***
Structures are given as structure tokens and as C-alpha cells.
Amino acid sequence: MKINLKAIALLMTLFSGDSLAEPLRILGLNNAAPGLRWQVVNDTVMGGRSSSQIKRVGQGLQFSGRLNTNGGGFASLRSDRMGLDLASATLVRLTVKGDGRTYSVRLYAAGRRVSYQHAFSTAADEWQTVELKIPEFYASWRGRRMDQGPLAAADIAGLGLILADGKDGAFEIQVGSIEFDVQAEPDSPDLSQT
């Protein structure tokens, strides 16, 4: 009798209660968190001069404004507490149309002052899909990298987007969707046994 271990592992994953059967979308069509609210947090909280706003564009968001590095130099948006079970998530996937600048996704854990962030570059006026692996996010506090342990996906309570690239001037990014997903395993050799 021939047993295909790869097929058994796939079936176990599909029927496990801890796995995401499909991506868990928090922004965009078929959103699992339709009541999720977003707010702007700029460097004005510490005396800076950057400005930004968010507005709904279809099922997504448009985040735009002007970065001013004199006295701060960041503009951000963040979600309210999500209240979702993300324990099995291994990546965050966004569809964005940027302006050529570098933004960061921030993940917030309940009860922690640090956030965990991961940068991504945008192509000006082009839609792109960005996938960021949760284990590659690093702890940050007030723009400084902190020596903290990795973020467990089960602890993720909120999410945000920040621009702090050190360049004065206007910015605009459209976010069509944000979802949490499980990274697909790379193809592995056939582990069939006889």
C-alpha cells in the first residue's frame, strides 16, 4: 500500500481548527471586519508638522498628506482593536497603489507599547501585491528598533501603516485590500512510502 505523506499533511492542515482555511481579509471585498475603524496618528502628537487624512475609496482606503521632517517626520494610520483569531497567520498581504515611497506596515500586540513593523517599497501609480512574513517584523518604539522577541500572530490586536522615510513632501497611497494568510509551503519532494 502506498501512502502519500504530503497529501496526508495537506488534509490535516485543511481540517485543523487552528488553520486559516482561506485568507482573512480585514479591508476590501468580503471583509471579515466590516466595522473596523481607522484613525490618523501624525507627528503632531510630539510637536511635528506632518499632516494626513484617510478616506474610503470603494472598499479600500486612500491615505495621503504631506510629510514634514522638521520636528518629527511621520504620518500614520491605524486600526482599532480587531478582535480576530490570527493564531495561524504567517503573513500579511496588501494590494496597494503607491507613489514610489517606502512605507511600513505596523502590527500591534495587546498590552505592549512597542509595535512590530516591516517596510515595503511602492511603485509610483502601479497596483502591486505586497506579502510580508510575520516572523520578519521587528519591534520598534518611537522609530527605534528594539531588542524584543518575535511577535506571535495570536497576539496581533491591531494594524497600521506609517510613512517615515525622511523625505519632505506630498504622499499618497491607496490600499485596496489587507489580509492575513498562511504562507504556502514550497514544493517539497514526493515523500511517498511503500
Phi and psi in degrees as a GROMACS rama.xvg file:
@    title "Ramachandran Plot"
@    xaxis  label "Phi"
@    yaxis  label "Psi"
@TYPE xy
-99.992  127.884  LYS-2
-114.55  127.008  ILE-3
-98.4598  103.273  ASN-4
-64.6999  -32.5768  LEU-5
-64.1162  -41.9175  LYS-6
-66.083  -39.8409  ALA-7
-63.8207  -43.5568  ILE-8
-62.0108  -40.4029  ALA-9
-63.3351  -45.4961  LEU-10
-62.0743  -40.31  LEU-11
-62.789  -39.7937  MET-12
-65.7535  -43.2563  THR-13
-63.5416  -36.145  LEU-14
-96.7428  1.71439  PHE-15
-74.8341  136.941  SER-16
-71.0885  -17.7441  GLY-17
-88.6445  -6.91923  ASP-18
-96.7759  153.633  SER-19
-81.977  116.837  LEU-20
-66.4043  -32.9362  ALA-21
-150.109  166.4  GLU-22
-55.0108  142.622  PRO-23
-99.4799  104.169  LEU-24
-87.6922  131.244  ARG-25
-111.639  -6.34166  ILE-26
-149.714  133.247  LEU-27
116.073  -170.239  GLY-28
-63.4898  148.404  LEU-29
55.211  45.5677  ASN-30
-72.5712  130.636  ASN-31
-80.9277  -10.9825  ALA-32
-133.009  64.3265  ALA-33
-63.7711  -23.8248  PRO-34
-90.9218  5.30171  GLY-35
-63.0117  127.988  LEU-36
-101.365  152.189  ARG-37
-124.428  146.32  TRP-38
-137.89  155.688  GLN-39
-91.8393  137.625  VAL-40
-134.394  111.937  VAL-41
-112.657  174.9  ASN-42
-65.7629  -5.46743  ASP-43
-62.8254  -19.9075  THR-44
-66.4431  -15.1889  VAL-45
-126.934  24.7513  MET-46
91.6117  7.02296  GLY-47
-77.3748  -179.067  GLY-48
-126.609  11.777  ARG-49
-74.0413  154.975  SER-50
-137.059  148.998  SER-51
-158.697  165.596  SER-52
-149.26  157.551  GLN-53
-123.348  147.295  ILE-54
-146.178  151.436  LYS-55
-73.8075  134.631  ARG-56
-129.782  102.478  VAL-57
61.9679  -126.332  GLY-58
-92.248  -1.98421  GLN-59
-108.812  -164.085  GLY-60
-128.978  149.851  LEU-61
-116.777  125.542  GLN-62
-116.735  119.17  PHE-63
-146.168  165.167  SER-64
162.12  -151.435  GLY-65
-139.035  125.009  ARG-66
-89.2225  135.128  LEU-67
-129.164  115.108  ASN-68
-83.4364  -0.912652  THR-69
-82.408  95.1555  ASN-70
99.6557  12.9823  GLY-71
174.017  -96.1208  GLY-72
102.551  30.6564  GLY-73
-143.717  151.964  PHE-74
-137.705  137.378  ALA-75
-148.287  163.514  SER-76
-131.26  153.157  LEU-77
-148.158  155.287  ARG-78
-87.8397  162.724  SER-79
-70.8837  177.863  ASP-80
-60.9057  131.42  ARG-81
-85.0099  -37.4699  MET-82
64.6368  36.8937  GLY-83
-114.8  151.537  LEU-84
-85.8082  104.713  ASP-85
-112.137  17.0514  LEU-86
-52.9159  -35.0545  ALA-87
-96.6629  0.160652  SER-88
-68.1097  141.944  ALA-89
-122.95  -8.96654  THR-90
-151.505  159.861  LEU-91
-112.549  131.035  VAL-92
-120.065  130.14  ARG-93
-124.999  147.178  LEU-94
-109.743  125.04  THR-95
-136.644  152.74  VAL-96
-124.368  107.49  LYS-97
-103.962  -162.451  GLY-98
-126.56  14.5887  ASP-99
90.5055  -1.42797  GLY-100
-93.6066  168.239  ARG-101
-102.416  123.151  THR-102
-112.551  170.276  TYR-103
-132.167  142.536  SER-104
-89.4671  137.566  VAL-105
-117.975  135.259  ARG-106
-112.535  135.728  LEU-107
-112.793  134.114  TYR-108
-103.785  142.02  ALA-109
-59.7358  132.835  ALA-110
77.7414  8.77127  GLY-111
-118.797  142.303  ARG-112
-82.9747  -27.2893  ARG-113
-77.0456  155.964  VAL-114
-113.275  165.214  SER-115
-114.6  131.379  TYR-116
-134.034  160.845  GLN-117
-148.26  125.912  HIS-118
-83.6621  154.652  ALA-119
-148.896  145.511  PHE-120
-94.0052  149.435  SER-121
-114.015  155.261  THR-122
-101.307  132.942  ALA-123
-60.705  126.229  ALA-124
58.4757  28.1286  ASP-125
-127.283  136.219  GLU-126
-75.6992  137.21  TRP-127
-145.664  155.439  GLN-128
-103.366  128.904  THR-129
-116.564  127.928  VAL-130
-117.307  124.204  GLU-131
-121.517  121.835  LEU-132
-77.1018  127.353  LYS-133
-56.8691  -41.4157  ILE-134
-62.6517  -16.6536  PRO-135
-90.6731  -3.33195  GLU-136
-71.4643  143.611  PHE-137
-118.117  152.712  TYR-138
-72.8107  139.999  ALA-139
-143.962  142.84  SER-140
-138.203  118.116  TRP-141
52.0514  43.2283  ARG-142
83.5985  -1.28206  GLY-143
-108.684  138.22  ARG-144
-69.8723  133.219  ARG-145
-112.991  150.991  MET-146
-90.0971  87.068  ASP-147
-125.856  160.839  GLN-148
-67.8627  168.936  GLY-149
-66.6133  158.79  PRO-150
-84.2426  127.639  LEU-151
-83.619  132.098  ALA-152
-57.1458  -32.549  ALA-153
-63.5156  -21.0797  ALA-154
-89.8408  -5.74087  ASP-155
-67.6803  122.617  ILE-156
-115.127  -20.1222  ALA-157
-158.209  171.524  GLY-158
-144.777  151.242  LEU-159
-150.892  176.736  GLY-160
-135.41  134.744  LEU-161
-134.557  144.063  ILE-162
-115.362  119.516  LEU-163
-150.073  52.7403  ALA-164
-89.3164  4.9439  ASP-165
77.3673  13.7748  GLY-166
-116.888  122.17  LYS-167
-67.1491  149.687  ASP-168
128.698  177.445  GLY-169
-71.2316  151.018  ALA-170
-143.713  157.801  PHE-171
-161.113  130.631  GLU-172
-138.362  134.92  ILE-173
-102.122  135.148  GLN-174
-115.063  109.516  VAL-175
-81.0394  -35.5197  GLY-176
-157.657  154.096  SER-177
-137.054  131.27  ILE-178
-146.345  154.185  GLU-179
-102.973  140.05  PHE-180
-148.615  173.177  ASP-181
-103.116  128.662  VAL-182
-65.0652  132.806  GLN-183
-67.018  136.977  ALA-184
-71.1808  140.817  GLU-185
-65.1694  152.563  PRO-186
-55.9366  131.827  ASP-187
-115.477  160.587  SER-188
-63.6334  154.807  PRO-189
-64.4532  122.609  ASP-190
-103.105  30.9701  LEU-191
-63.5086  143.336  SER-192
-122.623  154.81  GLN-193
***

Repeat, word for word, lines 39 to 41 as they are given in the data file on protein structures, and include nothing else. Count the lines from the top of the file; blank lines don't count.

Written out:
-72.5712  130.636  ASN-31
-80.9277  -10.9825  ALA-32
-133.009  64.3265  ALA-33